The message from the emir is that perception quickly becomes reality in Pakistan. So Jamaat has honed its public relations skills and now boasts an impressive set of rapid rebuttals to the “western view” of recent events.

In the party’s eyes, Hizbullah’s war with Israel shows that “resistance movements which are inspired by higher objectives cannot be defeated”. That even if Osama bin Laden “is killed or martyred he will be more dangerous than [if he were] alive. Al-Qaida is not an organisation but a phenomena.” That the Americans will learn that “the Afghan people cannot be enslaved”.

American officials have taken such trenchant criticism in their stride, but other powers have been less inclined to give Jamaat the benefit of the doubt. Russia has labelled it as a “terrorist” organisation, one which “not only blasts, kills and hatches terror acts, it launders money and pumps it through official financial structures”.

The emir says Russia’s actions are the baggage of history, “because of two past events. One is that we opposed them in Afghanistan and Chechnya. We believe the Chechen people must be given their rights and the problem must be solved through dialogue. In Afghanistan, we gave humanitarian support [to the mujahideen] when the Soviets invaded.”

Jamaat is not an “armed group”, he says. “We are working peacefully within the Pakistani constitutional system.”

It is worth keeping in mind Jamaat understands that politics cannot be debated for long with bullets. Hence the need to distance Jamaat from the notion that it is armed and dangerous. What it is attempting to do is simply say there is more than one version of modernity available in the global market of ideas.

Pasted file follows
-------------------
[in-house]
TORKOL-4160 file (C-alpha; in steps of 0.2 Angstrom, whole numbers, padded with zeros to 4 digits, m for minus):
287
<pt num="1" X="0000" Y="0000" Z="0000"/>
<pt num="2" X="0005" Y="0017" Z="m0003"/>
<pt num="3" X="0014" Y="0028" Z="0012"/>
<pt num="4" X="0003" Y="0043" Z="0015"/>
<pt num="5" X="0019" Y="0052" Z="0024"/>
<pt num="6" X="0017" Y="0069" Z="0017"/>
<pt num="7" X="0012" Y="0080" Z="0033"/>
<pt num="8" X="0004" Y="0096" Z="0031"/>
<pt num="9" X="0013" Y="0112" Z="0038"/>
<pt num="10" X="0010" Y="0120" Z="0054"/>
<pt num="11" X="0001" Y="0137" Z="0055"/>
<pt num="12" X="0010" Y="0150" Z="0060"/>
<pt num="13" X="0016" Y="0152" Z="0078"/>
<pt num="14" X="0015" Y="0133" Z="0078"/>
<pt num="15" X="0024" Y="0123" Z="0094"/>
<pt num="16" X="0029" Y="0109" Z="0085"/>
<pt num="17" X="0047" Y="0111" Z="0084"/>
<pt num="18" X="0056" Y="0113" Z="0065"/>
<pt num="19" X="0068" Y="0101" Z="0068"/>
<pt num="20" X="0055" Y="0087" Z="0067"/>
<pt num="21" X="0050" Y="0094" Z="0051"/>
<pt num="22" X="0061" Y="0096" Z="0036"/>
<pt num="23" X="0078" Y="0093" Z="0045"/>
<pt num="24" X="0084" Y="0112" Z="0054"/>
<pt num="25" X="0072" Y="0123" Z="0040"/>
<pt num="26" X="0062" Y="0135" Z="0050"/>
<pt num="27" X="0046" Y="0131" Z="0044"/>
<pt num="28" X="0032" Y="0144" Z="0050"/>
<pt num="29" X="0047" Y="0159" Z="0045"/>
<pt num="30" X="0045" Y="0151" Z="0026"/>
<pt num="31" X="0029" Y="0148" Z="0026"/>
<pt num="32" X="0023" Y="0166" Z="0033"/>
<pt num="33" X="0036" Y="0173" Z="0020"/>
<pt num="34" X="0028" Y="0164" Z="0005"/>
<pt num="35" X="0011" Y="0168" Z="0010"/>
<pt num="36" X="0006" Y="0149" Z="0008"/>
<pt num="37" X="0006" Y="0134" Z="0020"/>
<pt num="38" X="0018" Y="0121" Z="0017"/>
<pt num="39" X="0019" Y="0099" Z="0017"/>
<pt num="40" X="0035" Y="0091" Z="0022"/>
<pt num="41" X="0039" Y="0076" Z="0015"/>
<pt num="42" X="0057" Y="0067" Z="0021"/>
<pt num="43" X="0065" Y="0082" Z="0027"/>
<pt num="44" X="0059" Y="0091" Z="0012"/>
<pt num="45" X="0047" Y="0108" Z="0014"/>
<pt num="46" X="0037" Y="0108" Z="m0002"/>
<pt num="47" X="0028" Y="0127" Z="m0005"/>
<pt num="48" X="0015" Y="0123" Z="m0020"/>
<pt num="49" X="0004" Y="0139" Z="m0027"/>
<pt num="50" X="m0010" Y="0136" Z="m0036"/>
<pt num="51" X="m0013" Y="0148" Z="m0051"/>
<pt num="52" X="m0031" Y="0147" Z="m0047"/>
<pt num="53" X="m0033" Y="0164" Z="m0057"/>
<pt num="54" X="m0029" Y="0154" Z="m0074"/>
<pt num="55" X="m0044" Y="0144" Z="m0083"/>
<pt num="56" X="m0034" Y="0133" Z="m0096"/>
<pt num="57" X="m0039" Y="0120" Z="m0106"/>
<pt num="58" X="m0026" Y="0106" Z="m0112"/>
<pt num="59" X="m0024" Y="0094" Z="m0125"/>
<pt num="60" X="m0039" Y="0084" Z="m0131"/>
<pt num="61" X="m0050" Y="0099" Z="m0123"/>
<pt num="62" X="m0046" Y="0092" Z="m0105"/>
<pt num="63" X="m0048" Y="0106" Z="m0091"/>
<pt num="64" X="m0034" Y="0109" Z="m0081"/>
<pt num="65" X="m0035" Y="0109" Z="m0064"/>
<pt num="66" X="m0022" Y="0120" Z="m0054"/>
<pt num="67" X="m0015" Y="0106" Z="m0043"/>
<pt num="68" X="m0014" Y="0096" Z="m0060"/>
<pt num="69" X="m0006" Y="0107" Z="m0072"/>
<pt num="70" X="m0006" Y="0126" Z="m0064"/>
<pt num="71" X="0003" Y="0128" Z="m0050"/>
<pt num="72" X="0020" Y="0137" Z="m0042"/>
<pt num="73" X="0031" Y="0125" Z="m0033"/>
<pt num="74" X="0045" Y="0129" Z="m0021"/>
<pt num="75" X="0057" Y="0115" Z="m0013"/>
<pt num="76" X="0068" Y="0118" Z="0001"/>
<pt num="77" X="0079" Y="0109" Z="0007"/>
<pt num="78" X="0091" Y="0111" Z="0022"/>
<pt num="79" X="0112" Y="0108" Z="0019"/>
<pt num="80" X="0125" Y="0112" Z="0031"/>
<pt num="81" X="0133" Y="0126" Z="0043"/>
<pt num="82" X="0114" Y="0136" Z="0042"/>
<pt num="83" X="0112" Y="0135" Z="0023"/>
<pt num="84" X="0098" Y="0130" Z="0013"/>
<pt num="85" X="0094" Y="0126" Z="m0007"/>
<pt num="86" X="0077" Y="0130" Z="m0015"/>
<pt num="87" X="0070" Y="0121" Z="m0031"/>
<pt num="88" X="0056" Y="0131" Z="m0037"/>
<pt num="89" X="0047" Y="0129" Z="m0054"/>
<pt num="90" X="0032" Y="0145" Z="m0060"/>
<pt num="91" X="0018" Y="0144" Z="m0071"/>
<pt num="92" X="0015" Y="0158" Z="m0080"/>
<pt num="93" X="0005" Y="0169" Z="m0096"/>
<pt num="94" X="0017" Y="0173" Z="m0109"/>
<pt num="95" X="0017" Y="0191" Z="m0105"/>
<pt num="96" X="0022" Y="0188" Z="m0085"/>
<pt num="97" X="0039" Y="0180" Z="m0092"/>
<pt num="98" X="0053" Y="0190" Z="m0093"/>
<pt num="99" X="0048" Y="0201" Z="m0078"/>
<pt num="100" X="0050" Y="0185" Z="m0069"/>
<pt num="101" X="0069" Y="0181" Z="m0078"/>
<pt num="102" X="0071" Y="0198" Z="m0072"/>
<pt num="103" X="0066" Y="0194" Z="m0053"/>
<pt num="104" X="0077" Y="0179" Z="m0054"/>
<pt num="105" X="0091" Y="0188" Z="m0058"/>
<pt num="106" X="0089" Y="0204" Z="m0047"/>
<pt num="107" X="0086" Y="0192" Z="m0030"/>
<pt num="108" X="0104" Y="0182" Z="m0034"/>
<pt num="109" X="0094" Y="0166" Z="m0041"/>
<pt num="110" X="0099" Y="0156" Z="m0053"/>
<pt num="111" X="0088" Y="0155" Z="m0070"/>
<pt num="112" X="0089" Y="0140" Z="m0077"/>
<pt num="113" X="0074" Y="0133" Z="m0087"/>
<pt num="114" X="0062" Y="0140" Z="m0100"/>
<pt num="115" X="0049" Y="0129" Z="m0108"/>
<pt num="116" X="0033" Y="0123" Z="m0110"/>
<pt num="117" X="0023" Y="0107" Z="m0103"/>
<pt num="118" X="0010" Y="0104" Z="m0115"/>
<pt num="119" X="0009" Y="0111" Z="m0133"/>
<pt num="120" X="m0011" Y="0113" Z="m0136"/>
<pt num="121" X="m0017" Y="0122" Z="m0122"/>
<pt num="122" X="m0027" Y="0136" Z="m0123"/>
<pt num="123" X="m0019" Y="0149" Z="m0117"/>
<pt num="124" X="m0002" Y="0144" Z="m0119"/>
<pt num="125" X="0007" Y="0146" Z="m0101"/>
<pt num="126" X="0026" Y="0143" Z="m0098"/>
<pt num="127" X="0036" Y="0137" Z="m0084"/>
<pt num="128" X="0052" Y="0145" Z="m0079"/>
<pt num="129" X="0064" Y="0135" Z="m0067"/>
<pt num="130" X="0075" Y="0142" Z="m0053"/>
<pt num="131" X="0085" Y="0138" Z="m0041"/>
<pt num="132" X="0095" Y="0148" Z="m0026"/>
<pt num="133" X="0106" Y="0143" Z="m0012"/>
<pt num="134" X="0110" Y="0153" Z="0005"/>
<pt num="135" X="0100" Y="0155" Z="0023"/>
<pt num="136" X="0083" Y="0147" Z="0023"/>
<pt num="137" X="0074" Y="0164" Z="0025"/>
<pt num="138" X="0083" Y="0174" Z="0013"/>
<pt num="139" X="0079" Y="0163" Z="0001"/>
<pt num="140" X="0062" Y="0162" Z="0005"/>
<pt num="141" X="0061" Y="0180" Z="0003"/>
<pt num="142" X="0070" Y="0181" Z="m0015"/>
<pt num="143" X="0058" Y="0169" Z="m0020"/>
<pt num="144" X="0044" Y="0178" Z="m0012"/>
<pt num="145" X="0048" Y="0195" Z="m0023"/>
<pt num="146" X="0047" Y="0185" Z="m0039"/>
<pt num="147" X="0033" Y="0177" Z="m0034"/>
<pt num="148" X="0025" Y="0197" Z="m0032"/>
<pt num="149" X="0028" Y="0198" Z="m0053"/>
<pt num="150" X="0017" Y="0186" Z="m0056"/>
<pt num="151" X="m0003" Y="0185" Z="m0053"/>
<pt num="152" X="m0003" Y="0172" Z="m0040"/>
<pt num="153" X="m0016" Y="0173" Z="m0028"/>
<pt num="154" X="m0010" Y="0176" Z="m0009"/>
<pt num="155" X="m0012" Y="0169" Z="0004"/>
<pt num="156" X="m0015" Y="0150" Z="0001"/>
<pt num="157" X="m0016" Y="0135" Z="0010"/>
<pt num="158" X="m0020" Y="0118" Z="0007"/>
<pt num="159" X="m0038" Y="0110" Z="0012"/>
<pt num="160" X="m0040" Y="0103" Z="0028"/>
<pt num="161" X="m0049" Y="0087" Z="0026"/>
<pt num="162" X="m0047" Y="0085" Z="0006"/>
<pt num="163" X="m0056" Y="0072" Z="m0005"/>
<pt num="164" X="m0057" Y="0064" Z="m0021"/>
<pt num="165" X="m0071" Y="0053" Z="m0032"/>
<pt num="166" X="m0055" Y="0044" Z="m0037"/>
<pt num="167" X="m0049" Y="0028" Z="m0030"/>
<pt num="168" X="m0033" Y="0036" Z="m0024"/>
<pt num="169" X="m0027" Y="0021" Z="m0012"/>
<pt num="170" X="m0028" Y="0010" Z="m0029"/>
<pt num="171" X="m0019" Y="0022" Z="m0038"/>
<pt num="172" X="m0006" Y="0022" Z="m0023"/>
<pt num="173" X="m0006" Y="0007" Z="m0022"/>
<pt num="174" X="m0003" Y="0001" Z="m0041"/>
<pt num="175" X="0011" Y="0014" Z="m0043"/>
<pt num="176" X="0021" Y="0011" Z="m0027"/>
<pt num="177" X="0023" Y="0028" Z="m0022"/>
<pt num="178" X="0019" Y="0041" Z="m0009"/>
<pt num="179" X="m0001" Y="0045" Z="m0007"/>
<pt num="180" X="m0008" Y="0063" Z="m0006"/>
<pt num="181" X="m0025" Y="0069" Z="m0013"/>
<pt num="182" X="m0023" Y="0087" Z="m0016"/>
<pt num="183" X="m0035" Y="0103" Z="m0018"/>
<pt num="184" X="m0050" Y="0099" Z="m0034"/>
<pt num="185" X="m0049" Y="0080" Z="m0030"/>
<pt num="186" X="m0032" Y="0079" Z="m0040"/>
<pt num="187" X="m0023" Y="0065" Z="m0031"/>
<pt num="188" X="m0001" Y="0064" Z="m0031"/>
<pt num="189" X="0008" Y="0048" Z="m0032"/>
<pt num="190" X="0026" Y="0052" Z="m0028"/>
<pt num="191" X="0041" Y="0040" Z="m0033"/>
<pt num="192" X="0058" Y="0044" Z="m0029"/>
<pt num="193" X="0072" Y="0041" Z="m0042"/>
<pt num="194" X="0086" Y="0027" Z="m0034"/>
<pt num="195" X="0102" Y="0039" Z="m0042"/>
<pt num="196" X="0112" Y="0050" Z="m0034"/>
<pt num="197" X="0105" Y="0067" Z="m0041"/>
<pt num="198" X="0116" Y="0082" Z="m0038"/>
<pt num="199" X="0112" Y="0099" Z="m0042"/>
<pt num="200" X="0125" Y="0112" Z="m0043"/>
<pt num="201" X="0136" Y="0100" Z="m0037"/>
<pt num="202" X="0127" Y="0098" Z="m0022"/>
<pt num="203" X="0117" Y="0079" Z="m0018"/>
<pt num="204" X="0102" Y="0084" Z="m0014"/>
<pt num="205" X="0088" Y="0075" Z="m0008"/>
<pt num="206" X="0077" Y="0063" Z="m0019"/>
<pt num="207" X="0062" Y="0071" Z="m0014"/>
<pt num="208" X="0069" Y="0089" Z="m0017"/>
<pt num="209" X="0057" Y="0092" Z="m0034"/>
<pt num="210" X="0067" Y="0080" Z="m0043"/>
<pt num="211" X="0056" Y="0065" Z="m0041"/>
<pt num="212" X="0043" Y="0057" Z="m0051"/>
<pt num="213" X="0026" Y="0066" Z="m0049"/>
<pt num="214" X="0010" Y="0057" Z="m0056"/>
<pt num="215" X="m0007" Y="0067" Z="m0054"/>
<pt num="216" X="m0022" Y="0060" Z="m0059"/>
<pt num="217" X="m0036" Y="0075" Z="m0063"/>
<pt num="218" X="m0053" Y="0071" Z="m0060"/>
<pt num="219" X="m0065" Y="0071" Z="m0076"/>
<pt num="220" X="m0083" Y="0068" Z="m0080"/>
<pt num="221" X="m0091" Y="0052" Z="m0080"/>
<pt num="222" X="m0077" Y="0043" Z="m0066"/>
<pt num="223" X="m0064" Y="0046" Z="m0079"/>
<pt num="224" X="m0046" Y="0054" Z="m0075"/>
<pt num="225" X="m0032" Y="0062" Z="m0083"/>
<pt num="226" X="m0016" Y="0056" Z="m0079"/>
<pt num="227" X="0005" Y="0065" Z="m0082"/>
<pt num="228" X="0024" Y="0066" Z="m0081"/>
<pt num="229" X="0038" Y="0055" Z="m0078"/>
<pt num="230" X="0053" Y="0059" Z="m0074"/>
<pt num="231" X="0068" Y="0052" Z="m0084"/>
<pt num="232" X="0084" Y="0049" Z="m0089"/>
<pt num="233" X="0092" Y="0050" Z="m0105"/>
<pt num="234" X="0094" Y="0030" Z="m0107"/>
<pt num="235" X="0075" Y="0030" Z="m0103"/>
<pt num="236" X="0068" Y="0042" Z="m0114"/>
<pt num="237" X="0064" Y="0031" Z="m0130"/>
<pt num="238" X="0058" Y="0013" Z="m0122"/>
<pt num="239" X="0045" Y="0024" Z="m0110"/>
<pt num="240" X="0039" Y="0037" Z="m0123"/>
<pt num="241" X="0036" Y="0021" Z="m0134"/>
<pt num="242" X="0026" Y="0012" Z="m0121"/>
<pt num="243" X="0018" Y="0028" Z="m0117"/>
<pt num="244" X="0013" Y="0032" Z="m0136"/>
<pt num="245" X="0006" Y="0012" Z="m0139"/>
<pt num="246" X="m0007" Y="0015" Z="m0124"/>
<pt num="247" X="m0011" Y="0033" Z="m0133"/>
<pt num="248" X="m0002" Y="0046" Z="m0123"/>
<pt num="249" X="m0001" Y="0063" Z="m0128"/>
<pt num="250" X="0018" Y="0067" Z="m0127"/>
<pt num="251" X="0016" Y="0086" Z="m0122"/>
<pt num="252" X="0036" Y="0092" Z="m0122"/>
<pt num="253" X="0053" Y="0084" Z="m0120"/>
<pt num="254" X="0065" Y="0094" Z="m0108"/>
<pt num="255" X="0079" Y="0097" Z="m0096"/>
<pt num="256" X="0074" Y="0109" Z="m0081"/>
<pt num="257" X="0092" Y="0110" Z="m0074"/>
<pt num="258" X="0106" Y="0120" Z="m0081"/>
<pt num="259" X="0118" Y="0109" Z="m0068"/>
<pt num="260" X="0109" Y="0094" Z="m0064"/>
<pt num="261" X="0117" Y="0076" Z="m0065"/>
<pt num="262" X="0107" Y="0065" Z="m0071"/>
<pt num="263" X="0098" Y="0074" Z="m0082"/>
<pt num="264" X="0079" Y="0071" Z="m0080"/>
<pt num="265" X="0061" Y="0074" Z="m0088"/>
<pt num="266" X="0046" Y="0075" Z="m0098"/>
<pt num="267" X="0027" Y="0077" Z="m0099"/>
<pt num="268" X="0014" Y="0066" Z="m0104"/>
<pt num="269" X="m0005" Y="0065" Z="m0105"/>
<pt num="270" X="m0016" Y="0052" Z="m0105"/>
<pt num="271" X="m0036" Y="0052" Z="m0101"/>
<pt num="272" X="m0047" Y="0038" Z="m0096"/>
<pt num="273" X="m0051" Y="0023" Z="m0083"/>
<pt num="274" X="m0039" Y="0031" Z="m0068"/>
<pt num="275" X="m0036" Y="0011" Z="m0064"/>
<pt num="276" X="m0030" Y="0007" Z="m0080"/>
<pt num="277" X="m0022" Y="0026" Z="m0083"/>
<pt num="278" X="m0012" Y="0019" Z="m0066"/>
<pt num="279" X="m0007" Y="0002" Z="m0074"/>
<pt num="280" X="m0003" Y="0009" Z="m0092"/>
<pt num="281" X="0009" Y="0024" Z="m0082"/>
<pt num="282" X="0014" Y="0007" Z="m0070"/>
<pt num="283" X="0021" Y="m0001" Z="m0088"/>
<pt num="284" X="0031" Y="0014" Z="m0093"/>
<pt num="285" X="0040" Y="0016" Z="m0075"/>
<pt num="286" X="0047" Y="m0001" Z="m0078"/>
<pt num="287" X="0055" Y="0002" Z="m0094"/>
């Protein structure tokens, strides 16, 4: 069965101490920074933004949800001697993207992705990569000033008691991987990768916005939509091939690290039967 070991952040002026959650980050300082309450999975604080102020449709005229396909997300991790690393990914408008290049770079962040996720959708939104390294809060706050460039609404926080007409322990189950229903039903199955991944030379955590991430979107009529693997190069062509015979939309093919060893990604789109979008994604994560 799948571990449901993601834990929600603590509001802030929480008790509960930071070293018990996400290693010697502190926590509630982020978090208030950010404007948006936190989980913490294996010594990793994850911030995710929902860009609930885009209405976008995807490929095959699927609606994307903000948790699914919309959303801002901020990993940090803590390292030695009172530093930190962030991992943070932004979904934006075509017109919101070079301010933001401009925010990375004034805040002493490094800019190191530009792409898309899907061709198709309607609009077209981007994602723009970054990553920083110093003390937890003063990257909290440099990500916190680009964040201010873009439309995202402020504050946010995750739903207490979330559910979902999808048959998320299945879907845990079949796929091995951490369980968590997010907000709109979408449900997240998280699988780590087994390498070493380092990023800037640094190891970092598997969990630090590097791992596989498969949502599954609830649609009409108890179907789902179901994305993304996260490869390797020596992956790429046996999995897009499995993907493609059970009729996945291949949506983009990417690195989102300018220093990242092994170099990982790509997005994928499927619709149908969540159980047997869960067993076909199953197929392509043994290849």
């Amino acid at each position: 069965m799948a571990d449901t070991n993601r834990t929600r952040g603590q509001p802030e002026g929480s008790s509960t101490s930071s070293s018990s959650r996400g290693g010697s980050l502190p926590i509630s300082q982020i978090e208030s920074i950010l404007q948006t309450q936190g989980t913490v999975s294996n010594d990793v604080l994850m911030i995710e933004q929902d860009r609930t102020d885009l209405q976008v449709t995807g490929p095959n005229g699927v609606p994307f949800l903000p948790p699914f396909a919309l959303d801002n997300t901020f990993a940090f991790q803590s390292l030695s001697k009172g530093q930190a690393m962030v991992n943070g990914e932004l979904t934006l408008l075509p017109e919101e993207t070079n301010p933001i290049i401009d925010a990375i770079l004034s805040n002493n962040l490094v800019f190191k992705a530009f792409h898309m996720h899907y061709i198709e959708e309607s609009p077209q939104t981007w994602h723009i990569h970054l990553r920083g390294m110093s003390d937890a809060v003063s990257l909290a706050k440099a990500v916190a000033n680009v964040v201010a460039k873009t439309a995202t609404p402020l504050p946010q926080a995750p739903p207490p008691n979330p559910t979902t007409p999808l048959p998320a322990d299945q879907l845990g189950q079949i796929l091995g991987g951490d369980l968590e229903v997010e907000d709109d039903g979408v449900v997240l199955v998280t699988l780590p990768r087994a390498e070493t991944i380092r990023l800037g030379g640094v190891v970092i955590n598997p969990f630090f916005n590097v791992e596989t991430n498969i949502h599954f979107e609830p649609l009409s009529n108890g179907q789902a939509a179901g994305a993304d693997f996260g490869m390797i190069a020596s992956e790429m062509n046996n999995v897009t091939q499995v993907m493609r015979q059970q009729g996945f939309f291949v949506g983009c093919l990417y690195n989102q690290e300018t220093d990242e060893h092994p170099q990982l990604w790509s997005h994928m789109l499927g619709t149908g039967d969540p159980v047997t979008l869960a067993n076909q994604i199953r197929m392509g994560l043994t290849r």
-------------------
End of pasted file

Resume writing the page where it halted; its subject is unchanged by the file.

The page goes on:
George Bush pithily described his enemies as “Islamic fascists”. One would expect such groups to denounce democracy, capitalism and ideas of secular progress, preferring perhaps spiritual missions to “liberate people”. That might be another way of talking about jihad.

But although Jamaat’s strand of thinking is a reaction to western modernity, it is rooted in assumptions familiar to us all. Hence the emir argues his case on the basis of democracy and human rights.

Qazi Hussain Ahmad likens Gen Musharraf to other “rulers and kings in the Islamic world” who are afraid of democracy. He says that “whenever there are free elections, the Muslim Brotherhood will come to power in the Arab world”. The reference is instructive given that Jamaat’s ideology fathered the Egyptian-based radical group.

“The people are tired of the regimes which have made them subservient to foreign missions,” he says. “You see, [Syrian president] Bashar al-Assad made a very good speech where he said that a new Middle East is being created, but it is not one the Americans want. It is one of resistance.”

Jamaat has been able to take the tools of rationality and employ them in the service of the party’s agenda. Its cadre is not seized by the conviction that rational thought and science will unlock the ordering of the world. Jamaat’s followers believe in the power of Islam, which they believe will see off the dry mastery of reason. If in the process they end up laying claim to modern ideas, they reason, so be it.